Tuesday, November 2, 2010

Vote Like You're Not Voting


On this day of elections, a snippet from probably my favorite political piece ever, Let Christians Vote As Though They Were Not Voting by John Piper:
We are not here to possess. We are here to lay up treasures in heaven.

This world matters. But it is not ultimate. It is the stage for living in such a way to show that this world is not our God, but that Christ is our God. It is the stage for using the world to show that Christ is more precious than the world.

So it is with voting. We do not withdraw. We are involved—but as if not involved. Politics does not have ultimate weight for us. It is one more stage for acting out the truth that Christ, and not politics, is supreme . . .

. . . We deal with the system. We deal with the news. We deal with the candidates. We deal with the issues. But we deal with it all as if not dealing with it. It does not have our fullest attention. It is not the great thing in our lives. Christ is. And Christ will be ruling over his people with perfect supremacy no matter who is elected and no matter what government stands or falls. So we vote as though not voting.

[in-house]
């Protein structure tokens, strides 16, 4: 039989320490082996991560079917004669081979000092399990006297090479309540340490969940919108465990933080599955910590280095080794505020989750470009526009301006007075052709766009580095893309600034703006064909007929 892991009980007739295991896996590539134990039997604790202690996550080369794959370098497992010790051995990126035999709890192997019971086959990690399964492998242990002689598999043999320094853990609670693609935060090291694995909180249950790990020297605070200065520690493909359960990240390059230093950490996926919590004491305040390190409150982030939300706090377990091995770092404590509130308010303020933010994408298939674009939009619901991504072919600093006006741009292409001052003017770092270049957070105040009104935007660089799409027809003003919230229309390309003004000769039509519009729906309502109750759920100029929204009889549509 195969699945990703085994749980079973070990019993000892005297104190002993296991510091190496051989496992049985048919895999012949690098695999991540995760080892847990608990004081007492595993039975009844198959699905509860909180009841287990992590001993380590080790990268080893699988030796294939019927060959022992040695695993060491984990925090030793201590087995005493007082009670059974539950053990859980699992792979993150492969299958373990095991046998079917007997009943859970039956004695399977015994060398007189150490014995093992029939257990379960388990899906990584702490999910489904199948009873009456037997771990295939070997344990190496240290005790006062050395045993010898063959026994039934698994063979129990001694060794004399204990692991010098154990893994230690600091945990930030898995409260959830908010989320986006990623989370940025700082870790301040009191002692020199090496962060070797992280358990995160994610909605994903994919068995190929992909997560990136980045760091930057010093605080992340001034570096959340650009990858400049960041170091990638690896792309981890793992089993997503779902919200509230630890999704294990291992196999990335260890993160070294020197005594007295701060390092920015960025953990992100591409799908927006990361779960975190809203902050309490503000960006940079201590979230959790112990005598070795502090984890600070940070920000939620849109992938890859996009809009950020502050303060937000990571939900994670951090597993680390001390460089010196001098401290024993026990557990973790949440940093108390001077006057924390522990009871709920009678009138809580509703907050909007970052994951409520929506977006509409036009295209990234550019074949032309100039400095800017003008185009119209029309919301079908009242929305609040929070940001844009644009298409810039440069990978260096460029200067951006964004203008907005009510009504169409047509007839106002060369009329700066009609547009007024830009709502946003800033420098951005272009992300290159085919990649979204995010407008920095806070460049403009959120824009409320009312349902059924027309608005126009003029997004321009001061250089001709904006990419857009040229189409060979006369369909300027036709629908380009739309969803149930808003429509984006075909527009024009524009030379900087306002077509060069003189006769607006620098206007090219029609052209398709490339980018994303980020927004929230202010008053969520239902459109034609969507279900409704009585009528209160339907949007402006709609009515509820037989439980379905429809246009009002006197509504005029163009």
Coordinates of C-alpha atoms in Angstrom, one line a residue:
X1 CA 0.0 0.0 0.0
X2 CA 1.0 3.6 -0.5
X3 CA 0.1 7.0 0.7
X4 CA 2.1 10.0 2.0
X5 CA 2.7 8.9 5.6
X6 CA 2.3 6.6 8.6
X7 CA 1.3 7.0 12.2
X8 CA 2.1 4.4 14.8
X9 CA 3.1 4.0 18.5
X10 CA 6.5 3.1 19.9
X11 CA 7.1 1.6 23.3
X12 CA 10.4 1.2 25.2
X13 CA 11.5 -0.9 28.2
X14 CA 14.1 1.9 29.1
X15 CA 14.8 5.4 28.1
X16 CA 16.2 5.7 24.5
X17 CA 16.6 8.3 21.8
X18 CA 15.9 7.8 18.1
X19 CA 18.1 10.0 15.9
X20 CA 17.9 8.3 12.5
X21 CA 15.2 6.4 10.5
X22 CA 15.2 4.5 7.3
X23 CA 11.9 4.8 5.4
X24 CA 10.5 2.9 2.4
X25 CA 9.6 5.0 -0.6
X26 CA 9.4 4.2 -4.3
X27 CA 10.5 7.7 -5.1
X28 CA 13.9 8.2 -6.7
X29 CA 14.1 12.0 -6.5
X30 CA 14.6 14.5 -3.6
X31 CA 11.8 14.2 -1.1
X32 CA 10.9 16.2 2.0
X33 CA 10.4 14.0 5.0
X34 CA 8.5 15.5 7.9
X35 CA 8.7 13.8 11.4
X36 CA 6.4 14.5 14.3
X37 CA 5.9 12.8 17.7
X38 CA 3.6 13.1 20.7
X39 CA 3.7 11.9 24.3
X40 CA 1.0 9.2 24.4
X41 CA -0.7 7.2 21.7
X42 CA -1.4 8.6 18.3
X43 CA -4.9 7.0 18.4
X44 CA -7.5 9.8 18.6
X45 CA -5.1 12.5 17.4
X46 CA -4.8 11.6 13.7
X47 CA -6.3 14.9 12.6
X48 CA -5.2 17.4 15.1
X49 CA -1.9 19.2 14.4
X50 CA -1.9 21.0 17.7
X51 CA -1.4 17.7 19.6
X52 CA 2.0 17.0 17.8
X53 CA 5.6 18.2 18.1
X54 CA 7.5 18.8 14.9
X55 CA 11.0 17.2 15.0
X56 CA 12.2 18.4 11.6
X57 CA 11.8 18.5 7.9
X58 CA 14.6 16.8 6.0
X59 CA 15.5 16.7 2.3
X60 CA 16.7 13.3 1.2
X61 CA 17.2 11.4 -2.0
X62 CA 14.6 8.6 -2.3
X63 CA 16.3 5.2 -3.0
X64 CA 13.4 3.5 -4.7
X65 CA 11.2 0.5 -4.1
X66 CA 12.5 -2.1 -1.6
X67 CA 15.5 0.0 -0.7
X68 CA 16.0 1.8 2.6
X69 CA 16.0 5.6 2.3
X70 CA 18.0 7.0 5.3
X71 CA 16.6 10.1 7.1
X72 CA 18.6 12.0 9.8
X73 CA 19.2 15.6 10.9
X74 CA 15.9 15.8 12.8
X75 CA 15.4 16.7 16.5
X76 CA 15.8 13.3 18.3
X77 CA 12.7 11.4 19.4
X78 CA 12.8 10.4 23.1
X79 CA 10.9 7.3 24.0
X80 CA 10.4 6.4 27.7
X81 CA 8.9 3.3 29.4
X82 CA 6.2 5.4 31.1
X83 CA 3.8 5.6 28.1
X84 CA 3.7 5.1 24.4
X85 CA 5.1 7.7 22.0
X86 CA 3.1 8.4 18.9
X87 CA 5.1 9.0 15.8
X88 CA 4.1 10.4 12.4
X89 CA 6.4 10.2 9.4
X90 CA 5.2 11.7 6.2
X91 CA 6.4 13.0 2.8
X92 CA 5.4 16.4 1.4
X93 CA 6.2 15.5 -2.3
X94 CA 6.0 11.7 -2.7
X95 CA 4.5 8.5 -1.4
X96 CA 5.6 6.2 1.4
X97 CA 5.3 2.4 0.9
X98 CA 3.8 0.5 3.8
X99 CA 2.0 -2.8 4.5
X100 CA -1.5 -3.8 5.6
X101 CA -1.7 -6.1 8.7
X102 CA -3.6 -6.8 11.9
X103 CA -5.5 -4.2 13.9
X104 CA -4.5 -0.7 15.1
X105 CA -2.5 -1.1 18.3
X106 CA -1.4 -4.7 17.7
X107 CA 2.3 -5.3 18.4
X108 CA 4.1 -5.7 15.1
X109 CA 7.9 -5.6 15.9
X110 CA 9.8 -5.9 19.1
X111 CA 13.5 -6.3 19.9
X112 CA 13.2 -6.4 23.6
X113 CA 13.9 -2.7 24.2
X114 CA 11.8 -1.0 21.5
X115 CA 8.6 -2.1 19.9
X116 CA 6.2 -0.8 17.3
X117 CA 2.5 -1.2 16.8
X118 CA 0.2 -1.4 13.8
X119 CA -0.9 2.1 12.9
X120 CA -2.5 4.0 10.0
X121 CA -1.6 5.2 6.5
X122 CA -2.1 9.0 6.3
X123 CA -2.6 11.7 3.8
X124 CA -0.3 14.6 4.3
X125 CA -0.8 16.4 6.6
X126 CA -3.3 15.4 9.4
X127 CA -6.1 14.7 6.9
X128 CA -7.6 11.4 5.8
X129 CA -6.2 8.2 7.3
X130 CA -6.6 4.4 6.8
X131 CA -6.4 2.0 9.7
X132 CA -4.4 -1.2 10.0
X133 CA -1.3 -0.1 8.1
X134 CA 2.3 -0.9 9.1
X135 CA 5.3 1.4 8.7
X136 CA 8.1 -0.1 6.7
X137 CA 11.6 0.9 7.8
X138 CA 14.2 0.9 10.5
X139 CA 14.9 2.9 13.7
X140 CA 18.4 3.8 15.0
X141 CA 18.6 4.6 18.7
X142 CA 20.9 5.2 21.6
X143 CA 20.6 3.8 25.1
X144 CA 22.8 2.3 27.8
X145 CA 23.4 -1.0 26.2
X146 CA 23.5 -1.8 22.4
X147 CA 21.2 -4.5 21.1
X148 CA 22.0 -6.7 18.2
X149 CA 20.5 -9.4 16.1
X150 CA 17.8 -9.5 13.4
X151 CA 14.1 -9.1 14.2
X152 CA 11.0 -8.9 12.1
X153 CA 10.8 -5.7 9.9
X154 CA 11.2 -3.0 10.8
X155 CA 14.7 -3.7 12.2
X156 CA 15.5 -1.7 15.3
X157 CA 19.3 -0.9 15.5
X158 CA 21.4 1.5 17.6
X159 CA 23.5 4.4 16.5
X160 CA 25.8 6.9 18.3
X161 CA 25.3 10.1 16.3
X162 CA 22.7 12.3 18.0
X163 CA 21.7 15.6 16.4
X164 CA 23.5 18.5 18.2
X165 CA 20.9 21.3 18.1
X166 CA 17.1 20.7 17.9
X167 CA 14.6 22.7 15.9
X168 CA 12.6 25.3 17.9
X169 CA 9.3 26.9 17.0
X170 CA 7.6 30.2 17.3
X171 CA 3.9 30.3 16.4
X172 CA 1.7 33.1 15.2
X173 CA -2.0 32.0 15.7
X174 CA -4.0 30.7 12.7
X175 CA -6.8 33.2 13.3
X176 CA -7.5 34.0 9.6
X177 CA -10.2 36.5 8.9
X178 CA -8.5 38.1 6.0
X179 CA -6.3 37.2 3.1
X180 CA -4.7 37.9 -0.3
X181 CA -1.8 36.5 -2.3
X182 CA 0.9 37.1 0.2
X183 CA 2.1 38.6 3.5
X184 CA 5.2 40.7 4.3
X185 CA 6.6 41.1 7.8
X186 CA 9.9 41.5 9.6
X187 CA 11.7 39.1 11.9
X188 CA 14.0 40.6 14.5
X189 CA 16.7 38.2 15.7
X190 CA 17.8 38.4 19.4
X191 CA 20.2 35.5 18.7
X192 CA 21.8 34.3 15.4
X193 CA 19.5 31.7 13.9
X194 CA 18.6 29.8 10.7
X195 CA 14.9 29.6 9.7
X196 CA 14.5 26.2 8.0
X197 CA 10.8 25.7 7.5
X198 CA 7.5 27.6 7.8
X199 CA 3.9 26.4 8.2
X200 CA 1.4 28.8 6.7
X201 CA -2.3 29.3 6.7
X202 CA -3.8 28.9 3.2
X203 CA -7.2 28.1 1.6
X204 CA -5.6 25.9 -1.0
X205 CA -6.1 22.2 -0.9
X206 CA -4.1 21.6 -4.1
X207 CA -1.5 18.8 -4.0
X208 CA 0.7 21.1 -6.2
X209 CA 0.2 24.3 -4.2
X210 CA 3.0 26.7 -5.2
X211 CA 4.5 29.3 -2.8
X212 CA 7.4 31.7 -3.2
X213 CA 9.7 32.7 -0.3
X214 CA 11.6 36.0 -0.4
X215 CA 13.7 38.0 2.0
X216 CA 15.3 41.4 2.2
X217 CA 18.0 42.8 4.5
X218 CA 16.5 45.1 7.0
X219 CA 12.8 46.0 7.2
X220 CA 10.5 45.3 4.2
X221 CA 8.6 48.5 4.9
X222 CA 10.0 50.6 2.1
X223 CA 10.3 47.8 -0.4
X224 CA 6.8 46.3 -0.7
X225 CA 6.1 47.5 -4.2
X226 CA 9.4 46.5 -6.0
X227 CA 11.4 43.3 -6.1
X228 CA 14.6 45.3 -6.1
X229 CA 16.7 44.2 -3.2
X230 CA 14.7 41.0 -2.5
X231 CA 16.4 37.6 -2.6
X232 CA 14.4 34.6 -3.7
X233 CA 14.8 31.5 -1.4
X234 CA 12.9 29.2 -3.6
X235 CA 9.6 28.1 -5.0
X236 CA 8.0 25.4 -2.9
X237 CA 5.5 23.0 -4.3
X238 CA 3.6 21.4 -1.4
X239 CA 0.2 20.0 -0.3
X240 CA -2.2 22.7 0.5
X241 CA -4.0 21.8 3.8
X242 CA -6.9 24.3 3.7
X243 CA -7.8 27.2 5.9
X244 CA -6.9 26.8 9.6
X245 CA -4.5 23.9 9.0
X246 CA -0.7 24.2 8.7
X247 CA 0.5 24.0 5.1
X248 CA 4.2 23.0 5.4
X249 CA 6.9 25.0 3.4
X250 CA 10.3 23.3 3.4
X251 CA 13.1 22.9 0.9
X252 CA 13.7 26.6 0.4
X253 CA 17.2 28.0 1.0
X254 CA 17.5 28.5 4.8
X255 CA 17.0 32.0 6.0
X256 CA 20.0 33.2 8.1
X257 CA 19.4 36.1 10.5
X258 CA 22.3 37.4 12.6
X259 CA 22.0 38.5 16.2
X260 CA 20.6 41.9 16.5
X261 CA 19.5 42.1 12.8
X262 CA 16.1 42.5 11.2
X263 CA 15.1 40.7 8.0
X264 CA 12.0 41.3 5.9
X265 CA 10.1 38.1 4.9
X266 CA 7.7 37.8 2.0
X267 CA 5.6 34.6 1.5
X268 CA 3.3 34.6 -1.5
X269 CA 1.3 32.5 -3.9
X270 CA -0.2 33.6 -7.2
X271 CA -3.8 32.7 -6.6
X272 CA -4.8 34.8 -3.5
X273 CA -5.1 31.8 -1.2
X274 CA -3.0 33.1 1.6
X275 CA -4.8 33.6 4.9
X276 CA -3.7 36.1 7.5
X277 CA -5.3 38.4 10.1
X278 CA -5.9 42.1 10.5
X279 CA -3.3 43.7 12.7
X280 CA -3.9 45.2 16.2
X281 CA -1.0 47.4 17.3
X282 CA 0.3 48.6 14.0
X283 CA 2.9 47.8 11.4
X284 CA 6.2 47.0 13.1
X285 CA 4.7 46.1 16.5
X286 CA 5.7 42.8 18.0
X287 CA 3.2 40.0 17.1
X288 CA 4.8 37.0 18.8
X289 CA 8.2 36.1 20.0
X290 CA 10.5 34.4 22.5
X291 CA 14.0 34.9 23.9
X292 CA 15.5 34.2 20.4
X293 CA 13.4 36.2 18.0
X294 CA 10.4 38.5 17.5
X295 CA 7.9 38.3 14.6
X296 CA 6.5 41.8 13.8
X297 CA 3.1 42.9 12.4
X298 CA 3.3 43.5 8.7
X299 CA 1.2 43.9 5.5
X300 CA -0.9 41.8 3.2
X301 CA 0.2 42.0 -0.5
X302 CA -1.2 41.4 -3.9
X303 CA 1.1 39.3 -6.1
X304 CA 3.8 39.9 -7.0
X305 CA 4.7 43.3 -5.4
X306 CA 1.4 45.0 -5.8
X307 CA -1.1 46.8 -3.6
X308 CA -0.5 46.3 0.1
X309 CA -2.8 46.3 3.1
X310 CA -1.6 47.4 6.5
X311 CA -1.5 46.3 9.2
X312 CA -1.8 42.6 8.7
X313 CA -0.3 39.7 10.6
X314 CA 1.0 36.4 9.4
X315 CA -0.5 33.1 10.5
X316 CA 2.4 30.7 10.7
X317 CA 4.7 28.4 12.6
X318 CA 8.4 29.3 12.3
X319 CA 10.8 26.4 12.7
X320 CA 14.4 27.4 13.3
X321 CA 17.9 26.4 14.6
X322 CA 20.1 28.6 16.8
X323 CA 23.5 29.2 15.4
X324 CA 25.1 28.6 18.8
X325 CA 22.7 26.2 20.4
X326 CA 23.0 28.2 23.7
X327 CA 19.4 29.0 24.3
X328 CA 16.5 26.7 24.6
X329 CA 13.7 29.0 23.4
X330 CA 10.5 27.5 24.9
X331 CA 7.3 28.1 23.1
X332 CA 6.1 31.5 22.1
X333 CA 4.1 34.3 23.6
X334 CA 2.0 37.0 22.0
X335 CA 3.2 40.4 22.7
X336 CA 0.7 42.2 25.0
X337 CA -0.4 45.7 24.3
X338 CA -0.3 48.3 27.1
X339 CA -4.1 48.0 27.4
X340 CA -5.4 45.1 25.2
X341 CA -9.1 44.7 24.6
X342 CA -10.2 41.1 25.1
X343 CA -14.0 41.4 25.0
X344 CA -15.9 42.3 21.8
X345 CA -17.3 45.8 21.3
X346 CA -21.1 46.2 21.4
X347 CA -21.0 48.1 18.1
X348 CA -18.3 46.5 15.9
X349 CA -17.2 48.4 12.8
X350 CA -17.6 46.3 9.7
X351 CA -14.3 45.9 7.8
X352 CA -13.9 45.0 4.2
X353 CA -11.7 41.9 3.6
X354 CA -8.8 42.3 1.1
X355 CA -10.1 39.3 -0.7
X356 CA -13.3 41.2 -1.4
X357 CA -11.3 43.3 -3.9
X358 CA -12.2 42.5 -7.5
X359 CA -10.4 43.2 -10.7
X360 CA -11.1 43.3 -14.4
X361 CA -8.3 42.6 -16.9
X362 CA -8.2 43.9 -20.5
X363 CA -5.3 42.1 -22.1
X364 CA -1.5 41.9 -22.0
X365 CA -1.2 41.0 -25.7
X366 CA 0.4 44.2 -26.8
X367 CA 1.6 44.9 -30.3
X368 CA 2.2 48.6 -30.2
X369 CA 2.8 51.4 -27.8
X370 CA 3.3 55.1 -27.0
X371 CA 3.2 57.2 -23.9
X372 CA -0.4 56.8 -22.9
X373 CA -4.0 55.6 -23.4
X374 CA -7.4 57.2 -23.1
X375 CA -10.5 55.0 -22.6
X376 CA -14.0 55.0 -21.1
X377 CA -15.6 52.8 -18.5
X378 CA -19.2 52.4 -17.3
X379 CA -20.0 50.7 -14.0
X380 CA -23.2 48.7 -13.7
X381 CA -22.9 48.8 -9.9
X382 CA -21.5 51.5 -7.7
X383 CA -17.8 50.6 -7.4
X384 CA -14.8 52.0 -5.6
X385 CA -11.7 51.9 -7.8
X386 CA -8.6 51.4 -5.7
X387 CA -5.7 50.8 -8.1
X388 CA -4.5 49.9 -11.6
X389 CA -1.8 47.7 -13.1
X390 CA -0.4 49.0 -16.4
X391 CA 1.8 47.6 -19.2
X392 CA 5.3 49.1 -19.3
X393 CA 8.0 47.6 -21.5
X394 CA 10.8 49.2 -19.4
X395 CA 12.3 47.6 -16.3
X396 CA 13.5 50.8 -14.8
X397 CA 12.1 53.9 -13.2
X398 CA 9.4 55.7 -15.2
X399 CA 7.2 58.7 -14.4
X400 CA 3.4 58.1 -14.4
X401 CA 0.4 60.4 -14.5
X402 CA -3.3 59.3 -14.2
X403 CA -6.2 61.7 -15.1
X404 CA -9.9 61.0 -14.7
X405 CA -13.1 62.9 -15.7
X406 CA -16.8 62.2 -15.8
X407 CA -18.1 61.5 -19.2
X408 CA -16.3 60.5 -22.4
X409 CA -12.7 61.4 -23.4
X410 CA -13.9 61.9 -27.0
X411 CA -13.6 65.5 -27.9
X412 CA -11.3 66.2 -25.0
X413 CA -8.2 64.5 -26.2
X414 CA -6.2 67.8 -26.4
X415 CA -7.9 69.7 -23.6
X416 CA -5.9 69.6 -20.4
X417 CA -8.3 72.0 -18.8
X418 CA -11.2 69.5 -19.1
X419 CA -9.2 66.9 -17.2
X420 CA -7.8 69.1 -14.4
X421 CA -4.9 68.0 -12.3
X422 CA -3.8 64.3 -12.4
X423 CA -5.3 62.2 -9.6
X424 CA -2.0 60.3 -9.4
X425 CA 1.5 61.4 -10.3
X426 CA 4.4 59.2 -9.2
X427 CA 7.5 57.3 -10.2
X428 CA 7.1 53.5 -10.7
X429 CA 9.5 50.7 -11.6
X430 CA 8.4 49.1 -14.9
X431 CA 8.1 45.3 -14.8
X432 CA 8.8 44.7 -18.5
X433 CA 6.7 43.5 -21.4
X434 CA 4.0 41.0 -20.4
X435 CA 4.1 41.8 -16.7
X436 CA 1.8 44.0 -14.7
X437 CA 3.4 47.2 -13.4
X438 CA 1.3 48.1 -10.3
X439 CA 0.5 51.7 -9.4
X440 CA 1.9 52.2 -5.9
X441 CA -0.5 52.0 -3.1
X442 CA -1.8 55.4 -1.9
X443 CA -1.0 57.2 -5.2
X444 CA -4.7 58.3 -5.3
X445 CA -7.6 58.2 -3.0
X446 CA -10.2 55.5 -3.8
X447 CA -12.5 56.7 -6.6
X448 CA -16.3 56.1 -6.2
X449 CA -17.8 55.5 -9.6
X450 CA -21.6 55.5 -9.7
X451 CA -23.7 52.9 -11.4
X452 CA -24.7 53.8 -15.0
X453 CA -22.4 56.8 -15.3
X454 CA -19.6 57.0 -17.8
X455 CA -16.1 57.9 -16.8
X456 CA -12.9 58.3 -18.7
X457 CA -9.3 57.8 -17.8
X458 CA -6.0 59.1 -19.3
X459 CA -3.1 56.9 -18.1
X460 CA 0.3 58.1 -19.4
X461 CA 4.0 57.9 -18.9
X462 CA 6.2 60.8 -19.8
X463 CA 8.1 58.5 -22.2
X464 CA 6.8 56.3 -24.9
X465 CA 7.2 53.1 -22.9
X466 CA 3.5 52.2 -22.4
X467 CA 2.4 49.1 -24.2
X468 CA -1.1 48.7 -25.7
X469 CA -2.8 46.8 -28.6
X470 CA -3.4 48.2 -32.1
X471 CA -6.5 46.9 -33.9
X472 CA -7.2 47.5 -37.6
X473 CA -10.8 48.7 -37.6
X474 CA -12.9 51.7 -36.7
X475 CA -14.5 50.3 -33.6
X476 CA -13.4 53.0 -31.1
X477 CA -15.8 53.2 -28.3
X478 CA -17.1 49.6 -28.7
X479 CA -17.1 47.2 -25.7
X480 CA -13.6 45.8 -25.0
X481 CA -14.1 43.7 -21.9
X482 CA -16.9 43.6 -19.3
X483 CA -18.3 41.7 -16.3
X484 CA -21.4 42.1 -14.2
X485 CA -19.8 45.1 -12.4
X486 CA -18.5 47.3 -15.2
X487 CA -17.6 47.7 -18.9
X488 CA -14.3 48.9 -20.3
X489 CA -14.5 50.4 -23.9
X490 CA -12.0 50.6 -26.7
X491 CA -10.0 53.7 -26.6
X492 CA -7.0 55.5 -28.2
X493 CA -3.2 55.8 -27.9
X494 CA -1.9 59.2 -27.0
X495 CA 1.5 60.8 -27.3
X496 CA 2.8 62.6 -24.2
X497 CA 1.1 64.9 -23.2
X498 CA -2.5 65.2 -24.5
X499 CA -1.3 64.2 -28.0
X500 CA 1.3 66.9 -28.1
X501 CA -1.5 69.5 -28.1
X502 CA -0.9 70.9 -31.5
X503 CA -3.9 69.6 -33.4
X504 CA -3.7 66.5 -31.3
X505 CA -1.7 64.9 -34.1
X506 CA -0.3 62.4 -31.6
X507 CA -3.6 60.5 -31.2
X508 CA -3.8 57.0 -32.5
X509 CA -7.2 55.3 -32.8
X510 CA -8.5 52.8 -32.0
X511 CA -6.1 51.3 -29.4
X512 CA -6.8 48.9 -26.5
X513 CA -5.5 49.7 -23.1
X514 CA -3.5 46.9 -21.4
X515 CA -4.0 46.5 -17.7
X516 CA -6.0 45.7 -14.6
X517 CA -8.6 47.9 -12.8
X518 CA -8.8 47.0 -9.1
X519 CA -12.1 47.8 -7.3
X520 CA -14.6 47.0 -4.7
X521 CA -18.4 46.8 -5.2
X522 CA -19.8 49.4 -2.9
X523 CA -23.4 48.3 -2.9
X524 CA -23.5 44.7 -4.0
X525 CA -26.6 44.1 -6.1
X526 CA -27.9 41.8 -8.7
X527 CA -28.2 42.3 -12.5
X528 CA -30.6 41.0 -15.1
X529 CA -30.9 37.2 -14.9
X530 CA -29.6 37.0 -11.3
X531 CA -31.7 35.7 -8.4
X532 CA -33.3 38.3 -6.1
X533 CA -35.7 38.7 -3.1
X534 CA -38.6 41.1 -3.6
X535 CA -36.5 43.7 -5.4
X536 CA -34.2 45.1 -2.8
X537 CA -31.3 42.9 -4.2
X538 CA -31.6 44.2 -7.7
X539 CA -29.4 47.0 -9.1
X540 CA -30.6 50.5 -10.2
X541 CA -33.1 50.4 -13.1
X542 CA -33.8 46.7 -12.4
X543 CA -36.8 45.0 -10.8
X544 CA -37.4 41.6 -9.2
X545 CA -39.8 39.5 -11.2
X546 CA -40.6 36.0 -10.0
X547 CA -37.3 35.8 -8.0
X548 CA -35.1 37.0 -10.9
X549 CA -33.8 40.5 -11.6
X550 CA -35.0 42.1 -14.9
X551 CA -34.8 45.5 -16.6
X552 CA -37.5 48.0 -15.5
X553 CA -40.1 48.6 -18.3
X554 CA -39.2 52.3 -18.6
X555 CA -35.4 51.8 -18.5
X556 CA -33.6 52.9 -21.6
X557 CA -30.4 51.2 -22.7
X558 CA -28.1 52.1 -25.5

Search the Scriptures and vote your biblically-shaped conscience today. Give candidates your vote. But not your hope.


Chris Booth said...

Whoa! Bang on! "Give candidates your vote. But not your hope."

I just posted a quote from Mark Driscoll who refers to Thomas Sowell discussing Republicans and Democrats. Driscoll says, "Sowell defines the two visions for the transformation of our culture as 'constrained' and 'unconstrained.' The constrained (Republican) vision views human nature as selfishly sinful and places its hope in restraining our sin through the law. The unconstrained (Democratic) vision is diametrically opposed to this. It optimistically perceives human nature as basically good and capable of perfection in this life through social planning, including public education, government programs, and social services. The one thing these two visions have in common is that their faith rests in institutions; they simply disagree as to whether these institutions should release us or restrain us."

Both Democrats and Republicans rely on government process to 'fix' and 'run' things in our country. And while the American Experiment may be the best kind of government (separation of powers) that man has come up with, I agree with Piper: we must not put our hope in these men and their processes. Our treasure is in the kingdom of heaven.

Roberta said...

Applause and joyful tears! Our God reigns!


Amen!!! :-)